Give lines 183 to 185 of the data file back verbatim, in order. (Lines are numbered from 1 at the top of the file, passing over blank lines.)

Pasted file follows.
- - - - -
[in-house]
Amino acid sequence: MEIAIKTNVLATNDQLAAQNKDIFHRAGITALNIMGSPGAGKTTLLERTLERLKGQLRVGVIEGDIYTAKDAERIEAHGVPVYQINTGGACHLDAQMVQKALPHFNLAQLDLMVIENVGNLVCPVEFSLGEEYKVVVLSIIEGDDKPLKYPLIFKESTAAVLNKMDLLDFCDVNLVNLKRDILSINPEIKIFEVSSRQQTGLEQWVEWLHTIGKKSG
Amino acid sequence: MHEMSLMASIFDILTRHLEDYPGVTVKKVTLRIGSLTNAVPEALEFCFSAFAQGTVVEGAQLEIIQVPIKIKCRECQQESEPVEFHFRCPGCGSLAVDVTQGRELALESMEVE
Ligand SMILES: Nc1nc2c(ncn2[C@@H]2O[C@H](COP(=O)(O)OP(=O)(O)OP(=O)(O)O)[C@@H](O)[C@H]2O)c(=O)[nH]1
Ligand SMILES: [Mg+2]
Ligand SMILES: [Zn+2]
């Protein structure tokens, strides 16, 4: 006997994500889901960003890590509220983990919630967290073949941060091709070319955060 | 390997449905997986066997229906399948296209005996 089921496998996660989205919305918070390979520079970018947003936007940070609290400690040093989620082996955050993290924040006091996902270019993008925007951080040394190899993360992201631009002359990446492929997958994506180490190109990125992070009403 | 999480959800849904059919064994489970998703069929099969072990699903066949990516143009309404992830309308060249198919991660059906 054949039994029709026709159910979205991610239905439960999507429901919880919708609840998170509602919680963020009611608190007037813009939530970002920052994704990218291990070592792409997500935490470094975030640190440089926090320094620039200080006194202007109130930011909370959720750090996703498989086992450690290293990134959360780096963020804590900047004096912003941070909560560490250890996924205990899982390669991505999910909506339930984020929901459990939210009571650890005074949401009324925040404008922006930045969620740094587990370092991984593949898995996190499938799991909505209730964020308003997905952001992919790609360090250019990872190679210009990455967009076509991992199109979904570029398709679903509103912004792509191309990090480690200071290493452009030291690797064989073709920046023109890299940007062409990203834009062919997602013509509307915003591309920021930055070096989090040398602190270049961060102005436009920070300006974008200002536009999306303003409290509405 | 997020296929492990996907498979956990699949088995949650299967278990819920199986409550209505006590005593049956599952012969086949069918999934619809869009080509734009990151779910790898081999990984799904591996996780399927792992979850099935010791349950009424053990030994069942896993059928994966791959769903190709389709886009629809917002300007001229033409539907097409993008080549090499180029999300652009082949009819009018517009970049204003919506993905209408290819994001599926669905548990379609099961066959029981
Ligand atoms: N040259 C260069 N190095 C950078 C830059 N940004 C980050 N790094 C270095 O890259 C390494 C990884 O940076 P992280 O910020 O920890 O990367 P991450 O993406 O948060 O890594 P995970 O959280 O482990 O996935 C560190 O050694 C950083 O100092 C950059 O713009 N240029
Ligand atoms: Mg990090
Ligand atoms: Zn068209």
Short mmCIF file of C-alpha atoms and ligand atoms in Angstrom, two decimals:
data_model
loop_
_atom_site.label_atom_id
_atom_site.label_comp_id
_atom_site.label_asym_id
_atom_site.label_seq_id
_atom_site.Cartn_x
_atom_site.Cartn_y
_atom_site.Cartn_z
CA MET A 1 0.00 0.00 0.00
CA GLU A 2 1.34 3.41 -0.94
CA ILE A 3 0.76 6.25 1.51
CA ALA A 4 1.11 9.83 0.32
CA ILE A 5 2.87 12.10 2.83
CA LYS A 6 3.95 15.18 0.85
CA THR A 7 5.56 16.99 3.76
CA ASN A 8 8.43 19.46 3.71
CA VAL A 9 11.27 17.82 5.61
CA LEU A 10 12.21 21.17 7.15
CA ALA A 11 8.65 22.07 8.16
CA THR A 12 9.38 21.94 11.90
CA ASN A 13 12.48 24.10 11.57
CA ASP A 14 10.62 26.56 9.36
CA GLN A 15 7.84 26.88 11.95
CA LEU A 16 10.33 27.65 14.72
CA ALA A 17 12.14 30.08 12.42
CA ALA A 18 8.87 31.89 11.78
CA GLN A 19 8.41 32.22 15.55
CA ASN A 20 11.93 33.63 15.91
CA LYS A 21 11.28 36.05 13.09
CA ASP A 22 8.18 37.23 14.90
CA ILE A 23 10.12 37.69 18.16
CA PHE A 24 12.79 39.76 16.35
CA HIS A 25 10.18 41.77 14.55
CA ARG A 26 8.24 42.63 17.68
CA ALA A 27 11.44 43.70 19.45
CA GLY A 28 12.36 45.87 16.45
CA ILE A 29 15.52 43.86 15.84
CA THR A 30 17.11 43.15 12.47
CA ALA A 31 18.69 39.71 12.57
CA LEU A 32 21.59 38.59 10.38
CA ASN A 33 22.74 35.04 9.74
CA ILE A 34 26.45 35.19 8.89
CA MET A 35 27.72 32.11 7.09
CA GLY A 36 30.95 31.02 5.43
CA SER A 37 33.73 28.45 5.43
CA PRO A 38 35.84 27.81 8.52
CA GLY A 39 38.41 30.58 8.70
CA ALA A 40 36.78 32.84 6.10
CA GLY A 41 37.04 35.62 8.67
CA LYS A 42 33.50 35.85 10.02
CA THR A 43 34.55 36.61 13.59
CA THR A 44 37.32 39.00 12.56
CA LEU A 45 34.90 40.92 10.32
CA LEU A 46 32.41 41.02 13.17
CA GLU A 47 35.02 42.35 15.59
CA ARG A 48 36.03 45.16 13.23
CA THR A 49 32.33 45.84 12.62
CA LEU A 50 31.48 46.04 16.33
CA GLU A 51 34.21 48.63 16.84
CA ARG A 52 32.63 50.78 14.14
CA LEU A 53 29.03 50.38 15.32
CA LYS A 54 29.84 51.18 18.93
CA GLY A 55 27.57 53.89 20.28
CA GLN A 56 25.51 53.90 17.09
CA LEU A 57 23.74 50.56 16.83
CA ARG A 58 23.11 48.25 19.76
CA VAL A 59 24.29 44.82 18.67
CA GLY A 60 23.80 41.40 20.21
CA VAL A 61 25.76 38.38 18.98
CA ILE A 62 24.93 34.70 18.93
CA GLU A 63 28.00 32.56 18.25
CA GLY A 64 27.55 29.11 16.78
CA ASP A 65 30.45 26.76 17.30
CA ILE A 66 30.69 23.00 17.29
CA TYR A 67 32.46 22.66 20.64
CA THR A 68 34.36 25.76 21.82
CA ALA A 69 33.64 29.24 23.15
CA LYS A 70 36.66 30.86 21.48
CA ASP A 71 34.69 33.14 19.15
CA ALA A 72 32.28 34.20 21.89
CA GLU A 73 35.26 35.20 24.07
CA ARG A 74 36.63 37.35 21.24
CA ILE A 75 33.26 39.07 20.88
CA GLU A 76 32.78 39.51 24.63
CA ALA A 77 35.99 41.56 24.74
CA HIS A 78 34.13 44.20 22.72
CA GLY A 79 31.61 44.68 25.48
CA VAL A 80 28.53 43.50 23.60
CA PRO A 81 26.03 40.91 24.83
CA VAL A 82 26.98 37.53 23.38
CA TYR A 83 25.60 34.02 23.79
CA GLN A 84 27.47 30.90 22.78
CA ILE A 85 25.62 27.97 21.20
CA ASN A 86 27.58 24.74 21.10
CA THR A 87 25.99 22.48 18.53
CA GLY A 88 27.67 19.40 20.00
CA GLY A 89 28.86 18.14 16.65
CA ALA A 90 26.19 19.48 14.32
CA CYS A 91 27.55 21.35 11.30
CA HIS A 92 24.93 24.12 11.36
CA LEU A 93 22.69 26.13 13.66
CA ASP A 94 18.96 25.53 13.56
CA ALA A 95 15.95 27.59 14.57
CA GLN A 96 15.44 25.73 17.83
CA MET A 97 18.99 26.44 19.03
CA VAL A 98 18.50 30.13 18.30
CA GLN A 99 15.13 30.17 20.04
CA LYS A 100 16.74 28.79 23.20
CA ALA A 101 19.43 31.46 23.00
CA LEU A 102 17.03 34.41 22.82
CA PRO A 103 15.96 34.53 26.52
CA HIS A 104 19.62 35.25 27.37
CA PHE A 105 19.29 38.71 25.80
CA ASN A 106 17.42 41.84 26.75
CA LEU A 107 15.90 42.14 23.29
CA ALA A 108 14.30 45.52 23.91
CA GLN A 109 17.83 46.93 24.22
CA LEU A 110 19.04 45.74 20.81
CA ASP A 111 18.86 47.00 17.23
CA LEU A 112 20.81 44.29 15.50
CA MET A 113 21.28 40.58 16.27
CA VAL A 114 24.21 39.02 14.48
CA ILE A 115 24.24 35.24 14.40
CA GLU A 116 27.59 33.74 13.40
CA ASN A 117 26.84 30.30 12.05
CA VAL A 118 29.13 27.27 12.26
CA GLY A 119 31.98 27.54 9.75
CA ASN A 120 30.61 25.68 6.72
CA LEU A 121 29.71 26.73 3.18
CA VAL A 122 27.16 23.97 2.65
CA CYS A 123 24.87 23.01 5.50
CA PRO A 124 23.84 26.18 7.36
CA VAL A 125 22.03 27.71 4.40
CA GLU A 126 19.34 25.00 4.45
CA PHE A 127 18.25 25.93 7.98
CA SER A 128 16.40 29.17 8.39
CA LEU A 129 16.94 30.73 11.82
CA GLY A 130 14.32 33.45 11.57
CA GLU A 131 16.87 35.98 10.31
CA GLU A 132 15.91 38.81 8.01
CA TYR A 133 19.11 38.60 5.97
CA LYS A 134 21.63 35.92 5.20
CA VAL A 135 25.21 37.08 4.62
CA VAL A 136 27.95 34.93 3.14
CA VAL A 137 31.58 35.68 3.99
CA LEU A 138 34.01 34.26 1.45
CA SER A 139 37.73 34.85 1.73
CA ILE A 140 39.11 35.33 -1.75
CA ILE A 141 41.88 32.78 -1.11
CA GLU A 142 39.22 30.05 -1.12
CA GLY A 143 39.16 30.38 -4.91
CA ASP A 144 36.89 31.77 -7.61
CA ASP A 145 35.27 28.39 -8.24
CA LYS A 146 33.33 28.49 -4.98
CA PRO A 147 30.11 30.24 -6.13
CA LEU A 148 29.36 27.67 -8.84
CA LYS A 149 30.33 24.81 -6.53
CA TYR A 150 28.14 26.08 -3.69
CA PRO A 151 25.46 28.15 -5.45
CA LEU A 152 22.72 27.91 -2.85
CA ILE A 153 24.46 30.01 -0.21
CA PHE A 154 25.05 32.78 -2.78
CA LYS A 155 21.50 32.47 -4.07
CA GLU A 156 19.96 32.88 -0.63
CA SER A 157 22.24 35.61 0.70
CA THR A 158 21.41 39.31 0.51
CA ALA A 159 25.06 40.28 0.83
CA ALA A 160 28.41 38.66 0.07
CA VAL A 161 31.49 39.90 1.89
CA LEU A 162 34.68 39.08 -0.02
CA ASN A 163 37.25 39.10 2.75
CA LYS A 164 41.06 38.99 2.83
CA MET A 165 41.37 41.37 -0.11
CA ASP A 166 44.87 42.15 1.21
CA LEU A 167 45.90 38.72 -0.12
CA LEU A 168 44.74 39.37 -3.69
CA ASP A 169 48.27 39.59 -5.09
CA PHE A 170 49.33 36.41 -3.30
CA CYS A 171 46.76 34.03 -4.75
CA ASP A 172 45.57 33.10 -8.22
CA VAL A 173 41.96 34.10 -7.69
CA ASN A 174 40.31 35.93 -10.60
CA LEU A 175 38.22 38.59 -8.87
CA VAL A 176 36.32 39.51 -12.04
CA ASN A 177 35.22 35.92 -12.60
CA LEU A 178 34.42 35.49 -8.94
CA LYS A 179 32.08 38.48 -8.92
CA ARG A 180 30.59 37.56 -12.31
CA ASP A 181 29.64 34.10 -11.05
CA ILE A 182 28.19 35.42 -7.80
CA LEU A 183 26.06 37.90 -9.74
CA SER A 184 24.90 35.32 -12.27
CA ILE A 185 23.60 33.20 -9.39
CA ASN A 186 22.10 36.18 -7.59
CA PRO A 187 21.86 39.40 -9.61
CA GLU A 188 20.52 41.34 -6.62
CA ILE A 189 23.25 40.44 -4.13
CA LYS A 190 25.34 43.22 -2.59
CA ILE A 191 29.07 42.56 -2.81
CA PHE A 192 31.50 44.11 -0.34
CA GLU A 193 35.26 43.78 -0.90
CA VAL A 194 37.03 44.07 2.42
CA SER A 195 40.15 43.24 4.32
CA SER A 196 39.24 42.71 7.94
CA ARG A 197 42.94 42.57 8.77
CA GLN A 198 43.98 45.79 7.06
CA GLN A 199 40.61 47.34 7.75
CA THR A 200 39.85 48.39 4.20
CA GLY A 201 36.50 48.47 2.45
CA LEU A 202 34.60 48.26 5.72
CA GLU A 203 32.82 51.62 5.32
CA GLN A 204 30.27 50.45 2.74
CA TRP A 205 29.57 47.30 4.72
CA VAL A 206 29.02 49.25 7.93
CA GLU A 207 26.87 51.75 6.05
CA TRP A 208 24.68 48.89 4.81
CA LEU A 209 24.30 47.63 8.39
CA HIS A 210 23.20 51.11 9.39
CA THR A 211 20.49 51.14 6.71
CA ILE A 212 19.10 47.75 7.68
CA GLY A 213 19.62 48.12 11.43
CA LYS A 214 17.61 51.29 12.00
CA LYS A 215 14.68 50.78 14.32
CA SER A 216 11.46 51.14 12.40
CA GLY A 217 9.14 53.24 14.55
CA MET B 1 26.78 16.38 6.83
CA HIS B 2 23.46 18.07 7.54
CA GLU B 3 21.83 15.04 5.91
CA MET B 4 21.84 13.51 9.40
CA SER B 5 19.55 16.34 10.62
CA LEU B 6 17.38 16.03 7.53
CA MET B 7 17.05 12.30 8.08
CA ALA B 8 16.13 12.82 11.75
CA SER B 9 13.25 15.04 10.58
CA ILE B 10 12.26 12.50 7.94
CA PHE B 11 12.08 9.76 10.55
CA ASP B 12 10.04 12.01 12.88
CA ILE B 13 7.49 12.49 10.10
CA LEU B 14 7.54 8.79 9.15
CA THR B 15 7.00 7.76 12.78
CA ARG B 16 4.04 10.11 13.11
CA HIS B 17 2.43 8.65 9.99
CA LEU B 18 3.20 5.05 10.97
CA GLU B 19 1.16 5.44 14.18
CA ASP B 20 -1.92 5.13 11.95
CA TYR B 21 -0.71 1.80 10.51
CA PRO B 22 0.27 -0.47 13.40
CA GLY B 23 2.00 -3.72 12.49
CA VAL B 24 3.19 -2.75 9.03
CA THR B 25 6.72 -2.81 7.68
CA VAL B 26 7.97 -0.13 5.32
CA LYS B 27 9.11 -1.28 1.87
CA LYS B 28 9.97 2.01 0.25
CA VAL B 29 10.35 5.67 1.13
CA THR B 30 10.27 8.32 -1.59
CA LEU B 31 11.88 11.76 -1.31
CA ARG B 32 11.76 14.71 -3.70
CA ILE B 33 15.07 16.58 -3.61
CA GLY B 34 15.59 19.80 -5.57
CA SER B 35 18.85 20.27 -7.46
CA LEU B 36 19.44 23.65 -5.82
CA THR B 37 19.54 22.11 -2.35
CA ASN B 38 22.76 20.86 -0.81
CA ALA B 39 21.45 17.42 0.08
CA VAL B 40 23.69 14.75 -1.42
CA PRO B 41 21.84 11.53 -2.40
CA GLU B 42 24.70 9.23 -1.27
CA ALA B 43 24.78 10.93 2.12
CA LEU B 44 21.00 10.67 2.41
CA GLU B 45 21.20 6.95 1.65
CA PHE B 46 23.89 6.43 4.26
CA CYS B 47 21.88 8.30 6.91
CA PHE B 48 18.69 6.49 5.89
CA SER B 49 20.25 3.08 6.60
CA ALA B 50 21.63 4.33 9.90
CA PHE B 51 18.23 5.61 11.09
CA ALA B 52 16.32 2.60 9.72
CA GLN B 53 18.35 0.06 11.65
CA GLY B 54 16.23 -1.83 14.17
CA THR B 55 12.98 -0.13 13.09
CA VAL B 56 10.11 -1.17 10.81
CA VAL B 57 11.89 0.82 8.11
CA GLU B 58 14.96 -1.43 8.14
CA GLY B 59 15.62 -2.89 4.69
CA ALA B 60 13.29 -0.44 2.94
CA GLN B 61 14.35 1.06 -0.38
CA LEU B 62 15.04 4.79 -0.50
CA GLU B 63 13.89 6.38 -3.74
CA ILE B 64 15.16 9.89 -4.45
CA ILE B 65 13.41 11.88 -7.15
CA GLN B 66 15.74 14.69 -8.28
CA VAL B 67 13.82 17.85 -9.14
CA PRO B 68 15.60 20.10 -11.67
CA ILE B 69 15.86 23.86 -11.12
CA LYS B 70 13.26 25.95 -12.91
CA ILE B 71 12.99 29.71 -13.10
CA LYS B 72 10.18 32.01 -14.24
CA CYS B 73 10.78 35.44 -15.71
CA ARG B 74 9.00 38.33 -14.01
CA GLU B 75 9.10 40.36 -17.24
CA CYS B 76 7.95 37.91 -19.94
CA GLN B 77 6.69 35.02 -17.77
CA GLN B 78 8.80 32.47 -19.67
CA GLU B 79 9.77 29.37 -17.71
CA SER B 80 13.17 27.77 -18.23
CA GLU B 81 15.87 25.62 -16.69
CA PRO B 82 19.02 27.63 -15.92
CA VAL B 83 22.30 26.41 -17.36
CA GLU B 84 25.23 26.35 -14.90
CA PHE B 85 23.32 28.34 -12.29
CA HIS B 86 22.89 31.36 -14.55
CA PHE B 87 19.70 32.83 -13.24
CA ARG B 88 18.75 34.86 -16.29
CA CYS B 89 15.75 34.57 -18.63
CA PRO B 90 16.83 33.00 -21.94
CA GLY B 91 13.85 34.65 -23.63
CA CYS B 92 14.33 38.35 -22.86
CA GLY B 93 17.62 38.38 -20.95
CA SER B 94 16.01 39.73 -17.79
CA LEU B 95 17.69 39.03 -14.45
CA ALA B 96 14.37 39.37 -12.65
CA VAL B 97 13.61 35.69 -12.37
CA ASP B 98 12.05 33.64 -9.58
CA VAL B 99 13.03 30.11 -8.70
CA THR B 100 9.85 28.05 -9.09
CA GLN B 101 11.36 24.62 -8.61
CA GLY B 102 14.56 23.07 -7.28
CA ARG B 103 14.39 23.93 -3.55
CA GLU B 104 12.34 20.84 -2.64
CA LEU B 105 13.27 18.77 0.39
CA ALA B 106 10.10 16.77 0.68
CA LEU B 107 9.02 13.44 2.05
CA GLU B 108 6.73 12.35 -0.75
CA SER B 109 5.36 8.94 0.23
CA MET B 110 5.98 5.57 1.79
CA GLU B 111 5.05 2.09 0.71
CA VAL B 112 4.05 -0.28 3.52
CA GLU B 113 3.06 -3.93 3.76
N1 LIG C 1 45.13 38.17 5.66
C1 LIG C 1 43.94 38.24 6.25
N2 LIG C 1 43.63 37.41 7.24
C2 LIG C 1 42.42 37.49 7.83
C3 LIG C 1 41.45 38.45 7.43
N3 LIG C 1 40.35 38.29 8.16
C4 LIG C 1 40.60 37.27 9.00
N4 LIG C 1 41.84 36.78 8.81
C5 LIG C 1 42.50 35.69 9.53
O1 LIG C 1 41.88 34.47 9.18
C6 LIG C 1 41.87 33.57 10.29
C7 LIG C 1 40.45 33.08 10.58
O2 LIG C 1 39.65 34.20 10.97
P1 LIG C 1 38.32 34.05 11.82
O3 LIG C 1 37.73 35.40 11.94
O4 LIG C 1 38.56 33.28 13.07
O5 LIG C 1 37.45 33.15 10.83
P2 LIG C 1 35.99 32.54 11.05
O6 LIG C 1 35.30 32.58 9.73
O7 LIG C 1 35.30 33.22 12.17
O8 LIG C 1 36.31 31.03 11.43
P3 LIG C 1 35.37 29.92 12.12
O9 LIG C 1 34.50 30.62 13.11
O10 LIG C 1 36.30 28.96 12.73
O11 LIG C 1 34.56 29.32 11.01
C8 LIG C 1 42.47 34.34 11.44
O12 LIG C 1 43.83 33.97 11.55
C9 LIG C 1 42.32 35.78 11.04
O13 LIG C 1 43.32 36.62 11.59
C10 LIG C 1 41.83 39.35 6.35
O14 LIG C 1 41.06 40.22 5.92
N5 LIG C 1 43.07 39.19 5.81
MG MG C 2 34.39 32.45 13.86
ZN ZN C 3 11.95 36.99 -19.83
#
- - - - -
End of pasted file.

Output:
CA ASN A 163 37.25 39.10 2.75
CA LYS A 164 41.06 38.99 2.83
CA MET A 165 41.37 41.37 -0.11